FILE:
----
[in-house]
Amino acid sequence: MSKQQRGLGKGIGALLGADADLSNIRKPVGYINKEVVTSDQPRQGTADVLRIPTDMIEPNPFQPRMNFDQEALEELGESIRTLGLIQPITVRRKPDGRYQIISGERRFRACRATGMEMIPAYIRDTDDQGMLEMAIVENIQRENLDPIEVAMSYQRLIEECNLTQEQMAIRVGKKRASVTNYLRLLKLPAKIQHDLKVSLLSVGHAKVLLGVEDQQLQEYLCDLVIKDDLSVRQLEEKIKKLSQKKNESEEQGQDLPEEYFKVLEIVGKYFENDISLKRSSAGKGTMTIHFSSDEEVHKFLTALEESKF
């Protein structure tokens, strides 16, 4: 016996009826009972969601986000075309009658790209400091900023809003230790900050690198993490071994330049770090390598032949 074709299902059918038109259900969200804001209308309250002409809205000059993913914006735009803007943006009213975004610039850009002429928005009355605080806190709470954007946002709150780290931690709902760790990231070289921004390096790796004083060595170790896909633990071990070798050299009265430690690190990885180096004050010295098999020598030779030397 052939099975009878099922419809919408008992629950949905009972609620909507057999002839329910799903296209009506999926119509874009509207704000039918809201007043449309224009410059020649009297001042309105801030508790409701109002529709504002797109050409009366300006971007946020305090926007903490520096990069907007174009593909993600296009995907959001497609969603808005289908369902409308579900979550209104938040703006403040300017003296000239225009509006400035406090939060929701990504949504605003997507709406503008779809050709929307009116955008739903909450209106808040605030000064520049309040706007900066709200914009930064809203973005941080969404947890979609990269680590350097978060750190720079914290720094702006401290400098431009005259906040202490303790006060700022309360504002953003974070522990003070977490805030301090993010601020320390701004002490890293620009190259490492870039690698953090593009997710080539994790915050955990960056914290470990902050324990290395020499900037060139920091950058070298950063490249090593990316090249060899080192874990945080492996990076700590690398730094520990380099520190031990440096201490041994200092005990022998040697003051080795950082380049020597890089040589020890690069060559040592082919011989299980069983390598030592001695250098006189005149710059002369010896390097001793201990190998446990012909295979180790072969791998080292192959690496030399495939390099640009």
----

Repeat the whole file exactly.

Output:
[in-house]
Amino acid sequence: MSKQQRGLGKGIGALLGADADLSNIRKPVGYINKEVVTSDQPRQGTADVLRIPTDMIEPNPFQPRMNFDQEALEELGESIRTLGLIQPITVRRKPDGRYQIISGERRFRACRATGMEMIPAYIRDTDDQGMLEMAIVENIQRENLDPIEVAMSYQRLIEECNLTQEQMAIRVGKKRASVTNYLRLLKLPAKIQHDLKVSLLSVGHAKVLLGVEDQQLQEYLCDLVIKDDLSVRQLEEKIKKLSQKKNESEEQGQDLPEEYFKVLEIVGKYFENDISLKRSSAGKGTMTIHFSSDEEVHKFLTALEESKF
């Protein structure tokens, strides 16, 4: 016996009826009972969601986000075309009658790209400091900023809003230790900050690198993490071994330049770090390598032949 074709299902059918038109259900969200804001209308309250002409809205000059993913914006735009803007943006009213975004610039850009002429928005009355605080806190709470954007946002709150780290931690709902760790990231070289921004390096790796004083060595170790896909633990071990070798050299009265430690690190990885180096004050010295098999020598030779030397 052939099975009878099922419809919408008992629950949905009972609620909507057999002839329910799903296209009506999926119509874009509207704000039918809201007043449309224009410059020649009297001042309105801030508790409701109002529709504002797109050409009366300006971007946020305090926007903490520096990069907007174009593909993600296009995907959001497609969603808005289908369902409308579900979550209104938040703006403040300017003296000239225009509006400035406090939060929701990504949504605003997507709406503008779809050709929307009116955008739903909450209106808040605030000064520049309040706007900066709200914009930064809203973005941080969404947890979609990269680590350097978060750190720079914290720094702006401290400098431009005259906040202490303790006060700022309360504002953003974070522990003070977490805030301090993010601020320390701004002490890293620009190259490492870039690698953090593009997710080539994790915050955990960056914290470990902050324990290395020499900037060139920091950058070298950063490249090593990316090249060899080192874990945080492996990076700590690398730094520990380099520190031990440096201490041994200092005990022998040697003051080795950082380049020597890089040589020890690069060559040592082919011989299980069983390598030592001695250098006189005149710059002369010896390097001793201990190998446990012909295979180790072969791998080292192959690496030399495939390099640009």